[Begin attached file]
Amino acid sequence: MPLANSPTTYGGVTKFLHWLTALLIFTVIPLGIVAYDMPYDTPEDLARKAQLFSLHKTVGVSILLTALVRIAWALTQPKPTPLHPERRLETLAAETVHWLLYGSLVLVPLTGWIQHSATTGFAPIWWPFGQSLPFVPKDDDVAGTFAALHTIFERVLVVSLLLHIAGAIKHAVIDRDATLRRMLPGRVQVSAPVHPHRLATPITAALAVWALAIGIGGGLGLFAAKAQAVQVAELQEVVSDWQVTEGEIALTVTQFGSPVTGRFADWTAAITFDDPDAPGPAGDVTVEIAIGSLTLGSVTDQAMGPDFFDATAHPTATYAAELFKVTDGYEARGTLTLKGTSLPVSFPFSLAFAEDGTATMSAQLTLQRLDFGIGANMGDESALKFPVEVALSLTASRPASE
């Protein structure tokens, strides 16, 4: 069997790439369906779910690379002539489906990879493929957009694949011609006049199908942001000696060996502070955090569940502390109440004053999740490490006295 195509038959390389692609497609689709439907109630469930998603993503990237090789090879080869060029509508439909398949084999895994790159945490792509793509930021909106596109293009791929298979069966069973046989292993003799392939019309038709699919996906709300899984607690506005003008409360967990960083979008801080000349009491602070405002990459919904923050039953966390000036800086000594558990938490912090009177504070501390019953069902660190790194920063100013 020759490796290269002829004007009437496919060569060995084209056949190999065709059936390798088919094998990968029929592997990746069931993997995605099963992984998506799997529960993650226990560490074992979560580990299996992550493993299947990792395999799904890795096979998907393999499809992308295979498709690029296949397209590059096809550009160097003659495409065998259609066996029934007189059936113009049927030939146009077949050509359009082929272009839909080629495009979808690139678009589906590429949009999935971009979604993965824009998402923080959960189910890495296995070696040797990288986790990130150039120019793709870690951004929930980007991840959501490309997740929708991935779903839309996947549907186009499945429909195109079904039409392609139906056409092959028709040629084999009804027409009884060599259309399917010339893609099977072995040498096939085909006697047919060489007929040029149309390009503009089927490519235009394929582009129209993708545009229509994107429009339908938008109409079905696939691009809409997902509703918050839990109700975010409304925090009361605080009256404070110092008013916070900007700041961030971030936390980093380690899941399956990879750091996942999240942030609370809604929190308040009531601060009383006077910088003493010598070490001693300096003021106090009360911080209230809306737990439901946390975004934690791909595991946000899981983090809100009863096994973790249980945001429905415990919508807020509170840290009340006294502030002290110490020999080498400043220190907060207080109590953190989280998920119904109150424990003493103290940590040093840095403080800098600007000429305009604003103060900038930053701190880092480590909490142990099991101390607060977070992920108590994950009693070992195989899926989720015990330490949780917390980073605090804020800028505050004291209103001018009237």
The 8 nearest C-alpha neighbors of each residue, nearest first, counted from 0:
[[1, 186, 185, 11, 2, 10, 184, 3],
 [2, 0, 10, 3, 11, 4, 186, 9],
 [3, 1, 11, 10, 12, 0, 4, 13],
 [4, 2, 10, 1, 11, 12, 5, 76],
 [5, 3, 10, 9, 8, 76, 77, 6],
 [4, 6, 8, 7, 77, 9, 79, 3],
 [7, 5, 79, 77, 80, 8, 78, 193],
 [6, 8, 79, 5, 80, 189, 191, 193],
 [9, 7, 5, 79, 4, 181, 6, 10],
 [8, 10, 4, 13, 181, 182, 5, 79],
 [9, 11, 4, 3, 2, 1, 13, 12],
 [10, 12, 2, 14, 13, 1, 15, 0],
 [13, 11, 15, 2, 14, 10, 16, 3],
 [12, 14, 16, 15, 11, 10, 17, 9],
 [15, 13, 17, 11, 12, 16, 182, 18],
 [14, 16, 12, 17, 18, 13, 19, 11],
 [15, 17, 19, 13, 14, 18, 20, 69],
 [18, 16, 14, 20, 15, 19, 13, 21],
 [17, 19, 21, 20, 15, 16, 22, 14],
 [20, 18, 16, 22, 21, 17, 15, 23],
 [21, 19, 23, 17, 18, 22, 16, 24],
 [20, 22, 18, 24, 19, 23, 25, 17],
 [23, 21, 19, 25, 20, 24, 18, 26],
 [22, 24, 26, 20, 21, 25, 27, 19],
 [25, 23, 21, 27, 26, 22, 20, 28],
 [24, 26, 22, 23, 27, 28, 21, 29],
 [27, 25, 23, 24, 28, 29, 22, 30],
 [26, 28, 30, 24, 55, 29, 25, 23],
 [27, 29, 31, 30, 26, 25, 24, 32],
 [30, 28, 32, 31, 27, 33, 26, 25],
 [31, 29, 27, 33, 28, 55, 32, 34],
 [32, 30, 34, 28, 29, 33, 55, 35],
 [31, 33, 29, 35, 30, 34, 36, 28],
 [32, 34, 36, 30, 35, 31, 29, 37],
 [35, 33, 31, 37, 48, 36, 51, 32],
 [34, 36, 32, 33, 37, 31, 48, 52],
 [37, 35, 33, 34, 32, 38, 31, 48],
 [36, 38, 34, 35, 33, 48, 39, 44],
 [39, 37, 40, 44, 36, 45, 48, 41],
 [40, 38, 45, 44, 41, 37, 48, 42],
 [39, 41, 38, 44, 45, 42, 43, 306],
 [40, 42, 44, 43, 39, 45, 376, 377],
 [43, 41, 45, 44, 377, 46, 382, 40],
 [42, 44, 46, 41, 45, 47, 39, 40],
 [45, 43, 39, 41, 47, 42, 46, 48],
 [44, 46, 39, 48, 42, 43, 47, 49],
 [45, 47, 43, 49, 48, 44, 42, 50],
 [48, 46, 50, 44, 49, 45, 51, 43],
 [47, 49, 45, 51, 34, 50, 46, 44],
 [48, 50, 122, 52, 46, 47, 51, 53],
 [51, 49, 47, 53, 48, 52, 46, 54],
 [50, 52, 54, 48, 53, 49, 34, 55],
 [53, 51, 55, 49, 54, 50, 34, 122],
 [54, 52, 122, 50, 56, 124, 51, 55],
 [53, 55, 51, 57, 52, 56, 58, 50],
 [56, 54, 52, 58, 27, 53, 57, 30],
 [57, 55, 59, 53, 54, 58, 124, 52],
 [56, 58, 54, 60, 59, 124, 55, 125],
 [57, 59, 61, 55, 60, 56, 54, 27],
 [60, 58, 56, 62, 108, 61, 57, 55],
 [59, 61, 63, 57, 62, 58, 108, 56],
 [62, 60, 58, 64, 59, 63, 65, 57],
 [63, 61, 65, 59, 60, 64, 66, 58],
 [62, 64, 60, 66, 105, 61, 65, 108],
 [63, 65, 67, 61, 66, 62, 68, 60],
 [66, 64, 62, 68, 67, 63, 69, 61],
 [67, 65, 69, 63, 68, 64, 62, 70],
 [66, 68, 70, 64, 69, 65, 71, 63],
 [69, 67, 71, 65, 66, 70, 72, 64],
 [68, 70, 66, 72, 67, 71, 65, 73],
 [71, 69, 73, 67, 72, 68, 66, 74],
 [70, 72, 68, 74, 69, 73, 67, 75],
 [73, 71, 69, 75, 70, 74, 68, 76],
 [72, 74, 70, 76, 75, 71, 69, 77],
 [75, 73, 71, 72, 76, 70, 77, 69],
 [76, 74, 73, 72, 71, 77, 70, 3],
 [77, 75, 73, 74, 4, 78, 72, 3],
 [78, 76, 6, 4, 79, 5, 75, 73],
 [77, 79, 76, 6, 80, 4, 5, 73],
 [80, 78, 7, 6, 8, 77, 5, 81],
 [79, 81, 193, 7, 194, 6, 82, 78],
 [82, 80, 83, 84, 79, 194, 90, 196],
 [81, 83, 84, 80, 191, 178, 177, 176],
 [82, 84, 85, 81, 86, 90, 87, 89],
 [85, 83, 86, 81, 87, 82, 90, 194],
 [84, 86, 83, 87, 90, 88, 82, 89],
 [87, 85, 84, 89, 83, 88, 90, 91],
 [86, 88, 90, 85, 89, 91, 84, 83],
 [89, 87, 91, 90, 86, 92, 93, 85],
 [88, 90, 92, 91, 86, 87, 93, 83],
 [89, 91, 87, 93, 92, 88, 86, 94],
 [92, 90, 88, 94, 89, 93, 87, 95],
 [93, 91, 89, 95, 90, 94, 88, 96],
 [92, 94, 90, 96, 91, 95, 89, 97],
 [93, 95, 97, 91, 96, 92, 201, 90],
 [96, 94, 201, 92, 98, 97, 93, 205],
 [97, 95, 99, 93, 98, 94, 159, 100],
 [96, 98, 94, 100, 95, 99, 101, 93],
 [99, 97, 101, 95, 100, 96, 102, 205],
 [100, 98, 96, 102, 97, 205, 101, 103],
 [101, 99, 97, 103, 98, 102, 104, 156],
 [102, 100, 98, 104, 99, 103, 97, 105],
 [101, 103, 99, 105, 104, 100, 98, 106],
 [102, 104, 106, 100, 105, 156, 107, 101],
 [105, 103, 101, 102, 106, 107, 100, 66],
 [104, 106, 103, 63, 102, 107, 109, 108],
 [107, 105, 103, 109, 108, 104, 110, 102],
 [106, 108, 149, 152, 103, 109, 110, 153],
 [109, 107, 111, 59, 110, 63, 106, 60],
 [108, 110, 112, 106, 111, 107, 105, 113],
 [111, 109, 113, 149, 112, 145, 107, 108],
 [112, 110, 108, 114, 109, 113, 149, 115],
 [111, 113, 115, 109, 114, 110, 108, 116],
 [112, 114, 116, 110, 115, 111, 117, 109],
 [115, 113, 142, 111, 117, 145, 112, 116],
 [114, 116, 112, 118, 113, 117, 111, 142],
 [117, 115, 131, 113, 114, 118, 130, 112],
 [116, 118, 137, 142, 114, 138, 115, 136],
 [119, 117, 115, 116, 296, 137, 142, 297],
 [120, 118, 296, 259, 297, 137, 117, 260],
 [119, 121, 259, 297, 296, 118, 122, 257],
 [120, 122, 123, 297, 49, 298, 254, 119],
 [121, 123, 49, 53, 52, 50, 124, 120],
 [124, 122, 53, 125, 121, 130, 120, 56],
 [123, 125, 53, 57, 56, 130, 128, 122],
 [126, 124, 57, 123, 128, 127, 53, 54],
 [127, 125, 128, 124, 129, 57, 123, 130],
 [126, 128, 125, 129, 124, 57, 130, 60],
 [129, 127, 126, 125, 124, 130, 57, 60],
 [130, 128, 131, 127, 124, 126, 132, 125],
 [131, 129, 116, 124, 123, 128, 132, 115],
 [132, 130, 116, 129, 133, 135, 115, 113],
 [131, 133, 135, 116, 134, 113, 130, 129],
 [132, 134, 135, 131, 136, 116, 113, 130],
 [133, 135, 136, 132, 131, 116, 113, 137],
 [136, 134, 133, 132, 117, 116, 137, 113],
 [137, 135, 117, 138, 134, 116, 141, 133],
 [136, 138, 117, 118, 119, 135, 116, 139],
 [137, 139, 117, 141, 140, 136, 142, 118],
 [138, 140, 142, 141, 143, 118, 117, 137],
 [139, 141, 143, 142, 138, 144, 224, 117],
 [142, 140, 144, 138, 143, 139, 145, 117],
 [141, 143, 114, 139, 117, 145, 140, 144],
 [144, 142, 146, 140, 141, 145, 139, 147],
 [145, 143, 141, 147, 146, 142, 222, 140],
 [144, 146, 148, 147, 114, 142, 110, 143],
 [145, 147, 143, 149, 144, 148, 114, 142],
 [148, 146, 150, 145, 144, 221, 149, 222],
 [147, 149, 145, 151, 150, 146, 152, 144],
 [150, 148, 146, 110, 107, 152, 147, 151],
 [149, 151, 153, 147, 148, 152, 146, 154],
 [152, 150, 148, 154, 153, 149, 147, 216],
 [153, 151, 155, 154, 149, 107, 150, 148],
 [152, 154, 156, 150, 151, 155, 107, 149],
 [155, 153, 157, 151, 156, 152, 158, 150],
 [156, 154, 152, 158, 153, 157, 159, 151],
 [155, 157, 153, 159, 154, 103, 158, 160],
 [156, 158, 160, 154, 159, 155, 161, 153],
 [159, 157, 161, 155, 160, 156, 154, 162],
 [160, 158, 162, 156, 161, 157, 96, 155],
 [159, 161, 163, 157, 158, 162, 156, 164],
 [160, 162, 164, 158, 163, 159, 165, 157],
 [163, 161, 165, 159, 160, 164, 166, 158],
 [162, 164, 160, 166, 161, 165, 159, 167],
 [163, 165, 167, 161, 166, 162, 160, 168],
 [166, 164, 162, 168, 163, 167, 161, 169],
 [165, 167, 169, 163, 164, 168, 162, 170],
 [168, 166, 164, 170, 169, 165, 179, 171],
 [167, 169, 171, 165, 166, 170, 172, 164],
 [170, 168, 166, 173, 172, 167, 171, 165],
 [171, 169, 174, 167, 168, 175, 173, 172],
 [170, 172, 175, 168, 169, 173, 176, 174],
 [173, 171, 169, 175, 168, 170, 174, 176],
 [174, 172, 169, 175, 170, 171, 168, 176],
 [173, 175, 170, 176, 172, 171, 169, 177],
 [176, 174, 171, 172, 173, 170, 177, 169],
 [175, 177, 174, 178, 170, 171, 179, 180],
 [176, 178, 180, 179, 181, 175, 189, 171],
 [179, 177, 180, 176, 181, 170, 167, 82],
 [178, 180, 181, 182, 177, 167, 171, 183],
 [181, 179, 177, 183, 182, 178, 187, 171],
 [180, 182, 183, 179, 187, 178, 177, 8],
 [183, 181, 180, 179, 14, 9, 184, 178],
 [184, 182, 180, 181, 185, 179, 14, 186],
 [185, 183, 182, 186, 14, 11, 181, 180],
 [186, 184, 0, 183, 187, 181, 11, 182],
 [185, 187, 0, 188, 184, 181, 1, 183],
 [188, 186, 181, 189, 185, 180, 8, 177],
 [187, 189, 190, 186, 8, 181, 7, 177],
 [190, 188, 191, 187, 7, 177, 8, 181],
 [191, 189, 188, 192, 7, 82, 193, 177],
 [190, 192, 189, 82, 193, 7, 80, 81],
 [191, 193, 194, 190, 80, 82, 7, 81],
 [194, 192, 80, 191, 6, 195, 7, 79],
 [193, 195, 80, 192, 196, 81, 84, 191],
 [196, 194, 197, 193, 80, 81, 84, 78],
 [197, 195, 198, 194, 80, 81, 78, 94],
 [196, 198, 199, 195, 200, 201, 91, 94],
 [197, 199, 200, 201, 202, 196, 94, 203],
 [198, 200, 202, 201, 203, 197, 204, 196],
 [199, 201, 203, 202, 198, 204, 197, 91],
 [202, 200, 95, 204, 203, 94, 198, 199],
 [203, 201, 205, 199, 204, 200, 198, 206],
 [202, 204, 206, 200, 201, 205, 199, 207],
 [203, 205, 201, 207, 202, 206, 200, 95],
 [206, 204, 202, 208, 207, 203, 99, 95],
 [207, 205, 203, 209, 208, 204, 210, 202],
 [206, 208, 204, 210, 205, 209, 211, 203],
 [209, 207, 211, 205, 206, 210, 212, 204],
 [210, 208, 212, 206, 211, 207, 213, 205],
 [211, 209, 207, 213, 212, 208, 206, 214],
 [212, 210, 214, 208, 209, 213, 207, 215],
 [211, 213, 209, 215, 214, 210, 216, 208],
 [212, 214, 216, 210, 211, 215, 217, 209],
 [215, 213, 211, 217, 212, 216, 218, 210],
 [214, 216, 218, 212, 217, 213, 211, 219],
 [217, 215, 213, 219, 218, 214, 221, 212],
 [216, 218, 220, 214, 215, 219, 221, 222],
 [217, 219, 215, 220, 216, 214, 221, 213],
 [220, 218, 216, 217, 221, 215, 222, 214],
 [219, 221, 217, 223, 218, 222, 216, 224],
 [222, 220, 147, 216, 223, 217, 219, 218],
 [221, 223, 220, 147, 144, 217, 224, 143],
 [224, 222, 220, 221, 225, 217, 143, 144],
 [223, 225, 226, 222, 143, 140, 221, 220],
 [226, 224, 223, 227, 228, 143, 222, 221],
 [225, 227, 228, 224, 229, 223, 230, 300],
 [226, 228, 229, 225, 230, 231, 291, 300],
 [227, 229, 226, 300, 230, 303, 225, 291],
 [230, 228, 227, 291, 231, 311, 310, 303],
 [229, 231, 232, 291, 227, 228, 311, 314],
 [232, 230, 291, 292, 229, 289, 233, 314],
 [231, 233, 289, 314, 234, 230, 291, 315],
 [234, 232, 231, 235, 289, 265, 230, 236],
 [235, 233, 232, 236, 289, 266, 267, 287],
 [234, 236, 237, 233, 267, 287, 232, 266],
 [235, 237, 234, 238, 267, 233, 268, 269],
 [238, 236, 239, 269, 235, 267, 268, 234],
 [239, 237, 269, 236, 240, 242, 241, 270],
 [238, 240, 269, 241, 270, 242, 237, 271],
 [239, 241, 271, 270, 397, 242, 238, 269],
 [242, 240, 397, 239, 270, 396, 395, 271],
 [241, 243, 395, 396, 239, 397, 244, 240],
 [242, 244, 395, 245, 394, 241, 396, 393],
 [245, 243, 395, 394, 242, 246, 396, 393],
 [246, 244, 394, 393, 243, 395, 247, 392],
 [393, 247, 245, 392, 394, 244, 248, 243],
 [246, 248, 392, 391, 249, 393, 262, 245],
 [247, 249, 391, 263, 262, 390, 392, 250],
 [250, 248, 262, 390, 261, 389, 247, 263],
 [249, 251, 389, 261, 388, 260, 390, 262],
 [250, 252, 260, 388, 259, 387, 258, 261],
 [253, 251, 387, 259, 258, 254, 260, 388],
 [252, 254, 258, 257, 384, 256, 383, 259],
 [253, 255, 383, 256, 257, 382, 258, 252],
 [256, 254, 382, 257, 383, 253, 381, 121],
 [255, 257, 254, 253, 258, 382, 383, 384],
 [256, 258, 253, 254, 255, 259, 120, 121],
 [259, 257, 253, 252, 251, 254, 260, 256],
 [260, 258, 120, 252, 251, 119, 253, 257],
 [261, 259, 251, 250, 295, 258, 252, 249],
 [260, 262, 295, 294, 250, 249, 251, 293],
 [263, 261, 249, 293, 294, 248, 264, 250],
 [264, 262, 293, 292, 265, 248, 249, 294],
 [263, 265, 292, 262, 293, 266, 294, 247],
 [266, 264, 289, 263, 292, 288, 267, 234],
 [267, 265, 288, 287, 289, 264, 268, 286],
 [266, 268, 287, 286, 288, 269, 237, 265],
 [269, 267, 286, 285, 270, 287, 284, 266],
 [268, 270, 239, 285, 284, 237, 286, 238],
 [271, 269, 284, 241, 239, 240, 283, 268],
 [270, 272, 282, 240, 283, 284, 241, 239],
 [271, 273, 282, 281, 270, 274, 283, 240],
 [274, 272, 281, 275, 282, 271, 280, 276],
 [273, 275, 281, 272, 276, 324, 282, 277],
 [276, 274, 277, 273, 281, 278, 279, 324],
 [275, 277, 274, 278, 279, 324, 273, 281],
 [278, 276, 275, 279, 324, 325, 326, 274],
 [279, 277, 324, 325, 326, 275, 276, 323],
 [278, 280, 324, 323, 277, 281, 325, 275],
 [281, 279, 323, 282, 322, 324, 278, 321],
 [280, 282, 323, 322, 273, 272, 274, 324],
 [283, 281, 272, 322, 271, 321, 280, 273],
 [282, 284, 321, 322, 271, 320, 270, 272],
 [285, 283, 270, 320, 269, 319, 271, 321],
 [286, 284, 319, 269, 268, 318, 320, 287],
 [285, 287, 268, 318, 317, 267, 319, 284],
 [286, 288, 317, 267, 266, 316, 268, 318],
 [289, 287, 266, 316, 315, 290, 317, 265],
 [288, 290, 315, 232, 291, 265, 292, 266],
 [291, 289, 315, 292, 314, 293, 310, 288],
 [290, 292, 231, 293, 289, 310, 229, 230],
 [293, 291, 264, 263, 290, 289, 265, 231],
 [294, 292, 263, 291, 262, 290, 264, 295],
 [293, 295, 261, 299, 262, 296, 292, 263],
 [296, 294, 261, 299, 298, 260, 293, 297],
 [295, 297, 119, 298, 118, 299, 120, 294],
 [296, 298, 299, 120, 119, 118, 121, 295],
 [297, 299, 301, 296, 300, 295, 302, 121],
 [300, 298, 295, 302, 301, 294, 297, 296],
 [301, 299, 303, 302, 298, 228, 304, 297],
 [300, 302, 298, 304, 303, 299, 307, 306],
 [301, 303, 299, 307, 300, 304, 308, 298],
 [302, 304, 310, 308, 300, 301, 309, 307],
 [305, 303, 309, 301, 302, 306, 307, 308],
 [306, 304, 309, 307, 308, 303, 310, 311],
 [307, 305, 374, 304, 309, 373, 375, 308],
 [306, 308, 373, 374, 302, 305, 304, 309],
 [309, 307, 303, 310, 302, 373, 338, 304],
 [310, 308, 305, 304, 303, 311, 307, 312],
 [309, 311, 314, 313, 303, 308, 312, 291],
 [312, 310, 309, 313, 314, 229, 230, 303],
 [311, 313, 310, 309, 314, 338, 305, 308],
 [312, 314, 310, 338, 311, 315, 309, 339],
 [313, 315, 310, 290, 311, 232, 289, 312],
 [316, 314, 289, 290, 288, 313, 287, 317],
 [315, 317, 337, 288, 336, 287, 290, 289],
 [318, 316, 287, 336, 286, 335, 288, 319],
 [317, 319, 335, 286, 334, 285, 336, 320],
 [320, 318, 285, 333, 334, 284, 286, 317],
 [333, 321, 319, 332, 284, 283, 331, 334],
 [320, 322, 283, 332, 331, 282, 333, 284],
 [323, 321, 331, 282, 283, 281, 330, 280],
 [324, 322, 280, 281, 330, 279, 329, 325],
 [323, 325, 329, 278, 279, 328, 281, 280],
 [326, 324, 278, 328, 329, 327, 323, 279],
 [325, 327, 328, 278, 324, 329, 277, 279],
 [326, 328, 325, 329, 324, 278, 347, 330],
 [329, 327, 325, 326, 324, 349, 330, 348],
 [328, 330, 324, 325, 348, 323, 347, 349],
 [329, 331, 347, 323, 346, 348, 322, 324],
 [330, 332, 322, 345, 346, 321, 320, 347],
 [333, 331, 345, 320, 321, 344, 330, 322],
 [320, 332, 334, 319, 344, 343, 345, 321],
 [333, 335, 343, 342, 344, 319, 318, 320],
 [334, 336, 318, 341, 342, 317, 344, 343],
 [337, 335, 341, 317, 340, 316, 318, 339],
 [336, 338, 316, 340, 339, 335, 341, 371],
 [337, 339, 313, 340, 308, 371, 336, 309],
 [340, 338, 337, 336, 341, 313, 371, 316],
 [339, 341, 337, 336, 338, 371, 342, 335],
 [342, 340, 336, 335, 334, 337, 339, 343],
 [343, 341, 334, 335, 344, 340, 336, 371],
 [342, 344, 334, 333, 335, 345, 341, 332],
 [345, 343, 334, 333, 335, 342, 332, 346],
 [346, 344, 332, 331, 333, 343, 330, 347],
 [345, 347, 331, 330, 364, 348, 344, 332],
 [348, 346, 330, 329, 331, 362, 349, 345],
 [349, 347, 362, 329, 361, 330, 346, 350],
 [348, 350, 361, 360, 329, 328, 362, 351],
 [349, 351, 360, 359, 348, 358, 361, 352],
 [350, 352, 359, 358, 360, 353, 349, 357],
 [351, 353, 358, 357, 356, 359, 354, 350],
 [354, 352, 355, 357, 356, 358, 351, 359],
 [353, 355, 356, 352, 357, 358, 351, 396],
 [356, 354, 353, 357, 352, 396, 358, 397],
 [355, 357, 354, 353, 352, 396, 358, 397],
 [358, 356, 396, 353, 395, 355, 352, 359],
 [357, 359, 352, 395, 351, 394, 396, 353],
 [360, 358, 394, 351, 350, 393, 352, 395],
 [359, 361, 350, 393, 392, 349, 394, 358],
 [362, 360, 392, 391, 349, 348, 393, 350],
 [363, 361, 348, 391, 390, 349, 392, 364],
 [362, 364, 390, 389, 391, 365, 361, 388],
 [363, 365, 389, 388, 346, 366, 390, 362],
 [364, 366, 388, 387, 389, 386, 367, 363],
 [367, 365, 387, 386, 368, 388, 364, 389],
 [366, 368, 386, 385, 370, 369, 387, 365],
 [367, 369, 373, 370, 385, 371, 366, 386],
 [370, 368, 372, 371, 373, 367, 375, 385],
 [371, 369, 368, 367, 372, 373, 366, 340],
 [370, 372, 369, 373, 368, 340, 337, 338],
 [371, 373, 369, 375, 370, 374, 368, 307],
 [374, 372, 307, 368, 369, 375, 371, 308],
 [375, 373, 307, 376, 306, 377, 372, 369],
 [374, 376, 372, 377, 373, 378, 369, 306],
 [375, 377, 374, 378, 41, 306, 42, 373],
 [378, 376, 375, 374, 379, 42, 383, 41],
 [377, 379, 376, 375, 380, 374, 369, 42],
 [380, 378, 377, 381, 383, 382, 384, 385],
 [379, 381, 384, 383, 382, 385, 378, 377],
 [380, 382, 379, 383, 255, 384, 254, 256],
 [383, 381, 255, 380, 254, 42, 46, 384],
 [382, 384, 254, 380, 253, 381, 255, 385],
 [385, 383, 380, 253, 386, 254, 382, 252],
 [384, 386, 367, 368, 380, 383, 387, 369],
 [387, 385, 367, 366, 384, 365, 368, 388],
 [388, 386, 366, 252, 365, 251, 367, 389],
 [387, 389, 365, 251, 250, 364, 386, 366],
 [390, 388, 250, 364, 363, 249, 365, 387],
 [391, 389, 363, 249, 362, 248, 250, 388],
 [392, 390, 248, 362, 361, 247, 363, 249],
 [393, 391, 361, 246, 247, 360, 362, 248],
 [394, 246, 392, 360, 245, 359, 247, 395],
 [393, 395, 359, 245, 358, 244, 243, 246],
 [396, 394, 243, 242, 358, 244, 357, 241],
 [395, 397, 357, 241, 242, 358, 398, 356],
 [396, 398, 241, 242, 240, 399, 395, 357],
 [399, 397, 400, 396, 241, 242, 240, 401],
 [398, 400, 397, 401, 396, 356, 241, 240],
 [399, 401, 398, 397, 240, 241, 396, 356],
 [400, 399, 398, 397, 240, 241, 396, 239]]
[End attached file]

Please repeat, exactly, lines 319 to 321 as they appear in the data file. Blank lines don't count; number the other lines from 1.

 [316, 314, 289, 290, 288, 313, 287, 317],
 [315, 317, 337, 288, 336, 287, 290, 289],
 [318, 316, 287, 336, 286, 335, 288, 319],